In 1978, the US formally recognised the Solomon Islands after the latter’s independence from British sovereignty and officially established its Embassy at Honiara in 1988. However, in 1993, the Clinton administration’s deficit reduction plan led to the closure of the Embassy at the Solomon Islands along with 22 others as part of its larger global reduction in diplomatic missions, after the end of the Cold War.[ii] The US embassy in Papua New Guinea took charge of handling diplomatic representation for the US in the region.[iii] The US has historically been engaged with the Micronesian countries, whereas its allies Australia and New Zealand have focused on Melanesia and Polynesia, respectively. Due to lack of diplomatic presence, a gap in the US–Solomon Islands ties emerged as seen in the issue of unexploded ordnance (UXO) from the Second World War on the island country.[iv] These unexploded war-time bombshells and corroded warships, which were left behind 80 years ago, have accumulated on the land and in the sea, posing serious environmental and human security concern for the Solomon Islanders. This unresolved issue between Washington and Honiara has strained their bilateral relations.[v] The dip in relations coincided with China’s overture to the region through economic diplomacy.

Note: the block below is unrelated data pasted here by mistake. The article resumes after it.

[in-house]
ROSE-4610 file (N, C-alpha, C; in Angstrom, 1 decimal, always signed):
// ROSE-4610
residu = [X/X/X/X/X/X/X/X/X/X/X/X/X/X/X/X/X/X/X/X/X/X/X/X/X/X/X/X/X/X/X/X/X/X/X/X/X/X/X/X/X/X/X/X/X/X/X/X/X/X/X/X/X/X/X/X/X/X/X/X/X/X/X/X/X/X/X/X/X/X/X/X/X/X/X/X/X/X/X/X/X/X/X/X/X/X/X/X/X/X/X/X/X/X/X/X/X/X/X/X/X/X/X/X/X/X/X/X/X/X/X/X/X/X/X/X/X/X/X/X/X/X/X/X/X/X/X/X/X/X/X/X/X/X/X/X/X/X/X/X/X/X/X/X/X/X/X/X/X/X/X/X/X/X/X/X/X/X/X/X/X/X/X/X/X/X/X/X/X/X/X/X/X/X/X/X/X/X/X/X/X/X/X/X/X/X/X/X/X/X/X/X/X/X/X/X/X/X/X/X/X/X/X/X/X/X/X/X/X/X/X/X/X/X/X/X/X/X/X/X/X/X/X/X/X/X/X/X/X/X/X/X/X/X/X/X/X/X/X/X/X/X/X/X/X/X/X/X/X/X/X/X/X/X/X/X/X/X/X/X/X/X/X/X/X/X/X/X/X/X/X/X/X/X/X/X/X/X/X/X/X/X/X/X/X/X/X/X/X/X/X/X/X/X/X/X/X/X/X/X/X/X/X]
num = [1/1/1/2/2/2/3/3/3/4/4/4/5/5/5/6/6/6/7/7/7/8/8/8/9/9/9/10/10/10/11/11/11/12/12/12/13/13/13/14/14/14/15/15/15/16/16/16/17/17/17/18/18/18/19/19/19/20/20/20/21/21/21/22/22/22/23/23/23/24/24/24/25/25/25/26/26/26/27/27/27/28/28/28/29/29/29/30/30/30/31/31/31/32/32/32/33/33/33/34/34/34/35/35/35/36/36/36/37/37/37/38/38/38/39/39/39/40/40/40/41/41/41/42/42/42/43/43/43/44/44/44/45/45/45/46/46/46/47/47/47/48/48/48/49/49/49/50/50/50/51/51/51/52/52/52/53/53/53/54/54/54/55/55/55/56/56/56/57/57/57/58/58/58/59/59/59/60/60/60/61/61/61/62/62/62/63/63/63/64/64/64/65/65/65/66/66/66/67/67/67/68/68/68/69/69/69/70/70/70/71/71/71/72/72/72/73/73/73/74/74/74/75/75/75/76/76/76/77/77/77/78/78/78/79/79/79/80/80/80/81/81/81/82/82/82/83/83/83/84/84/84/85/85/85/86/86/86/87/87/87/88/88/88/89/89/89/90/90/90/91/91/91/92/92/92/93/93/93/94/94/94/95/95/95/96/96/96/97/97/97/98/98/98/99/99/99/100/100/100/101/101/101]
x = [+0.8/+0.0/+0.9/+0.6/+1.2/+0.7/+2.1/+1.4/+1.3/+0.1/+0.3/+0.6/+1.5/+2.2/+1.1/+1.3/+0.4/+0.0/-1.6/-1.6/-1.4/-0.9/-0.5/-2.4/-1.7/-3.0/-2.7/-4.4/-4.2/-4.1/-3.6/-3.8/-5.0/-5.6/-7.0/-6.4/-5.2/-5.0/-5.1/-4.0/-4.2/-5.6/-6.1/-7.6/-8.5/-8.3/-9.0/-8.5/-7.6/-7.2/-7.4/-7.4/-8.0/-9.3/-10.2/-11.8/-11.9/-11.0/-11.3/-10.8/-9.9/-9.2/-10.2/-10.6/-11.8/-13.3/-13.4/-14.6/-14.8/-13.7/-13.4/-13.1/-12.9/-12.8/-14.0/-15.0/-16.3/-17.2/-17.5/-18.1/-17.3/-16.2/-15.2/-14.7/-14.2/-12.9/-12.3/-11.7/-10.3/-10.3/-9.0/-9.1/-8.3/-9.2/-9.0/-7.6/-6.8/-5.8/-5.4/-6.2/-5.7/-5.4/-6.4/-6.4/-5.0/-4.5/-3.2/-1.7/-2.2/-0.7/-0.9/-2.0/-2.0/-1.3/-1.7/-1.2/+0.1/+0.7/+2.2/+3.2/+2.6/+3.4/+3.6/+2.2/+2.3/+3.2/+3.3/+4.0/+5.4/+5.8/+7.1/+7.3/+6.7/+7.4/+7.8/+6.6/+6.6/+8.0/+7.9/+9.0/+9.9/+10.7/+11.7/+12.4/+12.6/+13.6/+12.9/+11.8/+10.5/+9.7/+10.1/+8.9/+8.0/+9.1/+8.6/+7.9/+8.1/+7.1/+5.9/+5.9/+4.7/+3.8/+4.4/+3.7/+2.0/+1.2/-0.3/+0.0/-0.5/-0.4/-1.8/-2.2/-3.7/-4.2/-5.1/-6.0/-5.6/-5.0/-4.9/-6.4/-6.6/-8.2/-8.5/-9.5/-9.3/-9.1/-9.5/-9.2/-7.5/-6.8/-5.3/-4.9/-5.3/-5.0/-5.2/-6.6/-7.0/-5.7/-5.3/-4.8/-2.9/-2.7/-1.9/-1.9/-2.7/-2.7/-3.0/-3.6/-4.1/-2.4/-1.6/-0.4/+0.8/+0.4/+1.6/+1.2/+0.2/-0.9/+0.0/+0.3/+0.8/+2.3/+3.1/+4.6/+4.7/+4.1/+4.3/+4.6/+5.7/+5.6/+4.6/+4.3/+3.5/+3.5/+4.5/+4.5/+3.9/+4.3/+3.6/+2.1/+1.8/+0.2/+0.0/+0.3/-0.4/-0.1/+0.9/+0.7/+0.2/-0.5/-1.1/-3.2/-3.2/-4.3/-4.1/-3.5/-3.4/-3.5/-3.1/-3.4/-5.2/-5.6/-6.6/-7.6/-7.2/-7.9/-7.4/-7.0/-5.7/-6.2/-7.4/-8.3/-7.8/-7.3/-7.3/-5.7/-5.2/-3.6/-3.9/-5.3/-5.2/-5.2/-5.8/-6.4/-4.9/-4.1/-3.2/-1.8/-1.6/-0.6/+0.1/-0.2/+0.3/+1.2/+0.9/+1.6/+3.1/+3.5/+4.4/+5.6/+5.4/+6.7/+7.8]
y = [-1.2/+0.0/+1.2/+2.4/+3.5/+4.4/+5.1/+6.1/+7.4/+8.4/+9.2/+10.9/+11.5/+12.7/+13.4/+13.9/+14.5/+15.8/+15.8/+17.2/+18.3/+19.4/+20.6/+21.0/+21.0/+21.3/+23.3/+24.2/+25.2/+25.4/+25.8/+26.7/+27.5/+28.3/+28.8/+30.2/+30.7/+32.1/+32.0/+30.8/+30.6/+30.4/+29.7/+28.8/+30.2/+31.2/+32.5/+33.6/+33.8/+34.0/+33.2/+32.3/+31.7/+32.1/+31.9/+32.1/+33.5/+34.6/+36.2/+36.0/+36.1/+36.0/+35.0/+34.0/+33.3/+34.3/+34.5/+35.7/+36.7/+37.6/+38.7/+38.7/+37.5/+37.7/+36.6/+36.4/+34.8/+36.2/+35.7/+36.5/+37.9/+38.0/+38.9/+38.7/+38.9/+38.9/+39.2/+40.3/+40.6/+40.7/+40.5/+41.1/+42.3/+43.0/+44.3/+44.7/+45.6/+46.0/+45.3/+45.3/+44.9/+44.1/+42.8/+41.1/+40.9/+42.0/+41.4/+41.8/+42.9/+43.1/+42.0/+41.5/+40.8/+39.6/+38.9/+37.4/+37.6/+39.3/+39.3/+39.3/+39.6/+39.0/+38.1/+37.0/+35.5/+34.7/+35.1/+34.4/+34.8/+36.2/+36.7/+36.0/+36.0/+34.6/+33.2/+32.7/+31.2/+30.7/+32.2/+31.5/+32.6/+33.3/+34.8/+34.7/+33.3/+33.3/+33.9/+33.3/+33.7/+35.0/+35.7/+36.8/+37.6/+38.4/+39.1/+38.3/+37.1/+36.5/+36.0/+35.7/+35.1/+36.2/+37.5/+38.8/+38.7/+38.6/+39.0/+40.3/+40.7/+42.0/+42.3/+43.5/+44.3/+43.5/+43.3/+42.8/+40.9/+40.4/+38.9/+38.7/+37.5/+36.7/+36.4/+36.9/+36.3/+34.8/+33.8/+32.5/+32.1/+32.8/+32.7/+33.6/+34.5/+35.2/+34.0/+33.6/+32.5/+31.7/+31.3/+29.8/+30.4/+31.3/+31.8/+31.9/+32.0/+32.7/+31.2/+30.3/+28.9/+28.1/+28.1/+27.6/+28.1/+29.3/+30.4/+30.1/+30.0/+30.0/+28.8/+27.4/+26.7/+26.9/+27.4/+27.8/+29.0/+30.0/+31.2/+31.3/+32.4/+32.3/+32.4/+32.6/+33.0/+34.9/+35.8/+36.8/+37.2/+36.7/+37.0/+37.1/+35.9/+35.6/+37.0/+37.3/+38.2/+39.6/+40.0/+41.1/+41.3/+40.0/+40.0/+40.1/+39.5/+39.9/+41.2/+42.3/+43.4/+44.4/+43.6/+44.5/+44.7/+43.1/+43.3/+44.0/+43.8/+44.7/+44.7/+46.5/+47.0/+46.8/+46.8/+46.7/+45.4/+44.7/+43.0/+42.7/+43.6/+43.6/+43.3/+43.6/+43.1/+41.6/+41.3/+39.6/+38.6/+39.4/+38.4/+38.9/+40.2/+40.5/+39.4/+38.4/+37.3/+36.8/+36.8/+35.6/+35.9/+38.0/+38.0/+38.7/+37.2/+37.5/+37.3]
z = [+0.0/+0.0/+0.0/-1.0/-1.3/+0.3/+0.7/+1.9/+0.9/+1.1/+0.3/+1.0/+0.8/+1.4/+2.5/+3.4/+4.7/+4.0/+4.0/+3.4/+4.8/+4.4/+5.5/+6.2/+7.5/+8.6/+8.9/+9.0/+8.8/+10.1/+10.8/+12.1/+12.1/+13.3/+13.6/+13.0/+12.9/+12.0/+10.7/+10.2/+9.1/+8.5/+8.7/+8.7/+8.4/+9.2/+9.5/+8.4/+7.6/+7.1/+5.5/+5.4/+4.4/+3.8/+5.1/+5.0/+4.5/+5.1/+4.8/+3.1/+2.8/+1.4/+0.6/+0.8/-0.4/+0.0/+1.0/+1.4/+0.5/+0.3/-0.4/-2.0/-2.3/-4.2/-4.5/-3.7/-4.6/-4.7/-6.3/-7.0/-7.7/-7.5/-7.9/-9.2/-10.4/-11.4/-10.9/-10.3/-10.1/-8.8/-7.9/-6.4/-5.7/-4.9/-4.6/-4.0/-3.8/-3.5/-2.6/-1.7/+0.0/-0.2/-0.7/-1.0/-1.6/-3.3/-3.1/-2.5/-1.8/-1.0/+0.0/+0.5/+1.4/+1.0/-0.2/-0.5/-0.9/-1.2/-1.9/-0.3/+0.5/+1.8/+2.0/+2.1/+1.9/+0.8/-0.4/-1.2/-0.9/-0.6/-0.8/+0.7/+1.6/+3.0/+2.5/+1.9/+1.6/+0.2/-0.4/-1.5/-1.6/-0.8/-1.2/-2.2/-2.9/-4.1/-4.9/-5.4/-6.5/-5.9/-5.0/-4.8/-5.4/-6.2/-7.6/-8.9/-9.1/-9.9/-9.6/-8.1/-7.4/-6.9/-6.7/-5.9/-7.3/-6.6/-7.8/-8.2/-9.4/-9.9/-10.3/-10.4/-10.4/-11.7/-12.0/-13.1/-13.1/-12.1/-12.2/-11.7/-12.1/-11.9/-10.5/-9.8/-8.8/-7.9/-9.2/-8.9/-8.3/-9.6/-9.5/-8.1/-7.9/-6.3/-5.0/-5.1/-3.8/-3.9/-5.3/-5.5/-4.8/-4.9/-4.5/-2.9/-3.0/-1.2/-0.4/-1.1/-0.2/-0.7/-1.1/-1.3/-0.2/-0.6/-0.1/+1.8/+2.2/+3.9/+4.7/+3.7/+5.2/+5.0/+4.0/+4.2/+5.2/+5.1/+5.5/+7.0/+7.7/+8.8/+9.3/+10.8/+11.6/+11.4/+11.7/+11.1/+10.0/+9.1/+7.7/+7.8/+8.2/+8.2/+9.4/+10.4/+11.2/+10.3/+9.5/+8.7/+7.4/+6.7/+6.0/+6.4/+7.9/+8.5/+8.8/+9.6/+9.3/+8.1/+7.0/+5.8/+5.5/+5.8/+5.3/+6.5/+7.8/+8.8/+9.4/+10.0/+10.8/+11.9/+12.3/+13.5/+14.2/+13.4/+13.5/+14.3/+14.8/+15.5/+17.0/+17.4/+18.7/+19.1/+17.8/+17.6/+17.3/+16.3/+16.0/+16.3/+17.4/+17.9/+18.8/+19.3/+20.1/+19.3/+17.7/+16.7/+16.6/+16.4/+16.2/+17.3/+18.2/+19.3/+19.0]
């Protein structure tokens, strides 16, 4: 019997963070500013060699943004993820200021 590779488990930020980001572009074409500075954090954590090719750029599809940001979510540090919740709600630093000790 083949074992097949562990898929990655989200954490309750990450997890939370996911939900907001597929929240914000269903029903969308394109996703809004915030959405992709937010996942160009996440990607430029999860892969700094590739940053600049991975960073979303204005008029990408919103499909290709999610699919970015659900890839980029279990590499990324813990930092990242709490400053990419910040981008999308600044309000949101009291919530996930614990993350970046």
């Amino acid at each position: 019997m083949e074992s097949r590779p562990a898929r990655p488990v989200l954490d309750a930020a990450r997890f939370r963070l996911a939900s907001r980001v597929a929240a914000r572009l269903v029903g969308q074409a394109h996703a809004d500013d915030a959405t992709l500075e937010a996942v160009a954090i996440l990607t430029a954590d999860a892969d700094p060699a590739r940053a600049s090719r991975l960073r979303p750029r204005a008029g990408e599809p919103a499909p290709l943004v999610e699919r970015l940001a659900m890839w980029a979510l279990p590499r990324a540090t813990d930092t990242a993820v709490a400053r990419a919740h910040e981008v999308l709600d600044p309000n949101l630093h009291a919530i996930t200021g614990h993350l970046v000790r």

China has been expanding its presence in the economically and strategically important PICs since the announcement of Belt and Road Initiative (BRI) and the establishment of China Pacific Islands Economic Development & Cooperation Forum (EDCF) in 2006. Maintaining strong relations with the island country and other PICs is part of Beijing's maritime expansion and in advancing its BRI. Through the Solomon Islands with their large EEZ and prime location on critical shipping routes, China could potentially control maritime resources and trade in the region. The Solomon Islands is predominantly a rural developing country with large infrastructure and capacity building requirements. Beijing has invested in Honiara with an aim to bridge the latter’s infrastructure needs while furthering its own national interests in the region. China's Pacific expansion is primarily intended to diplomatically isolate Taiwan and limit Western influence over the PICs. Through its economic aid, China has been able to get diplomatic recognition from 10 of the 14 PICs. Since the diplomatic recognition of China in 2019, the graph of development assistance by Beijing to the Solomon Islands has increased and is more than Taipei’s aid, as shown in the figure below.